Our first stop was the river junction town of Verdun sur la Doubs, where the River Doubs meets the Saone. We had stopped here twice before, once balancing on a way too short finger pontoon, the other on the nearby stone quay. With Oldtimer it would have to be the quay. This boat is much to heavy for the pontoons. After a rainy morning we rounded the corner off the Saone to make the short leg up the Doubs and came almost to a stop. This section of the river is uncontrolled by weirs and it was hooting! We struggled the 1 k up to town to find the quay completely underwater and the only available spot rafted up to a cruiser owned by a Swiss couple at the end of the pontoon, luckily not on one of the tiny fingers. After a couple of passes we were able to get lines up, string out every available fender between the two boats and shut down the engine.
By the time we were tied up it had stopped raining and we had a nice walk around the very old town, including over to the island park that they were just beginning to develop the last time we were here in 2011.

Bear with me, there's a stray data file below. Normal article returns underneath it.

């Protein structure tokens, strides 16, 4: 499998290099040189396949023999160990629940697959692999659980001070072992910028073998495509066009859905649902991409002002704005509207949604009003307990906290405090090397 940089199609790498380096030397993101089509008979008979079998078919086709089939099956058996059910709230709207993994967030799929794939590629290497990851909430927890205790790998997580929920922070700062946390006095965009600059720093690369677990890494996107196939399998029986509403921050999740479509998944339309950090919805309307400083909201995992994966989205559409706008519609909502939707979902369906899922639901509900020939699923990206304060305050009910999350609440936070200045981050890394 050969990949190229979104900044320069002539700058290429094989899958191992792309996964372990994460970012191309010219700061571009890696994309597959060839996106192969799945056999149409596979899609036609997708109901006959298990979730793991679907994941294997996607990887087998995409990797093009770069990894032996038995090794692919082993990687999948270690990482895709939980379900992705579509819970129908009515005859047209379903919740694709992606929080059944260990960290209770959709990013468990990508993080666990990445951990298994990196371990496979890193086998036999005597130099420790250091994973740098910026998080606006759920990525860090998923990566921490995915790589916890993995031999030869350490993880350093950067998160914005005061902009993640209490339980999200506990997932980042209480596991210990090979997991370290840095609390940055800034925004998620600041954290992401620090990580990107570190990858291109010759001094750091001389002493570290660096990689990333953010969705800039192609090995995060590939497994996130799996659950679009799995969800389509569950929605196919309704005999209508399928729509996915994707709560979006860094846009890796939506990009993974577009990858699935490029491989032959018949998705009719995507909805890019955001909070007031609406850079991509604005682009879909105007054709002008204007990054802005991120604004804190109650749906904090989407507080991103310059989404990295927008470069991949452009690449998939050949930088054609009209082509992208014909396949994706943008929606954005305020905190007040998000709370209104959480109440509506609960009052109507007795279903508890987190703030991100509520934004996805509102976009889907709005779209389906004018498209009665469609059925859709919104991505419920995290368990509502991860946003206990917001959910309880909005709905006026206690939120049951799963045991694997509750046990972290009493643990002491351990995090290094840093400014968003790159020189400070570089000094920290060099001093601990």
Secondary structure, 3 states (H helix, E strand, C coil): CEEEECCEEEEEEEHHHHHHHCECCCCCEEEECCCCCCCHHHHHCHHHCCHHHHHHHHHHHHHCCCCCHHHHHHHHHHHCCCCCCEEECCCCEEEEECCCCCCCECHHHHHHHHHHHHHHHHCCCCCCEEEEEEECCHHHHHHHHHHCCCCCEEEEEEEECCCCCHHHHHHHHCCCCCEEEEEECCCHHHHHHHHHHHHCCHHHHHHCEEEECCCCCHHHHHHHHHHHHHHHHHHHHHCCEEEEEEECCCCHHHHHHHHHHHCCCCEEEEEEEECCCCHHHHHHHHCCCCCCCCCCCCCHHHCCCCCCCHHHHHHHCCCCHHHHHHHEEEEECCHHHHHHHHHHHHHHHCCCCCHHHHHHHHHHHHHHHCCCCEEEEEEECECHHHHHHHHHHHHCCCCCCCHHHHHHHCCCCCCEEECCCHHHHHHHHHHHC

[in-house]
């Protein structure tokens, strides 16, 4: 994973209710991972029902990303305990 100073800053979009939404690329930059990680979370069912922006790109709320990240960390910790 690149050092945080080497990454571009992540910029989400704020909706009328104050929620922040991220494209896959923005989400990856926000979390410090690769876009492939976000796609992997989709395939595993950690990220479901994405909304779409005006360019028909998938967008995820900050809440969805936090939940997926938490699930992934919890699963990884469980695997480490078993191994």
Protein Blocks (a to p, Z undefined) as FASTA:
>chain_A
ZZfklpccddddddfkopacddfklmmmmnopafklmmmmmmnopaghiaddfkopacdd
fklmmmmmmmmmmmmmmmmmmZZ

Verdun sur la Doubs
The next morning it was back out to the Saone in the bright sunshine, the short trip down the Doubs much quicker than up it! By 11 am we had entered the Canal du Centre and about noon were secure in the small port of Franges, although not so small any more. What was once a small set of bankside bollards with electricity and a nearby restaurant had now spread all along the bank with new bollards just installed and new water and electricity points. It looks like they’re making a big push to be a good spot for hivernage, or winter storage, and convenient for longer stays. Since we’d only be staying one night we managed to find a spot to drive stakes into the bank just before the port and settle in for the night.
An old chapel along the canal
Shortly after we arrived a large hotel barge pulled in and tied up. Cathy Jo consulted with the deckhand a learned they would be heading up the canal in the morning. Since the hotel barges take priority, it would be a long day for us. They are very slow and we would have to wait for every lock to prepare for us. Much to our surprise and delight, about 9 am the next morning, the deckhand walked over and asked if we’d like to leave first. If Oldtimer could burn rubber it would have as we fired up and entered the first lock about 9:10. We only had to wait a short time at one lock of the 11 locks for a downbound boat and managed to reach one of our favorite haltes, Santenay, by 1:30 pm.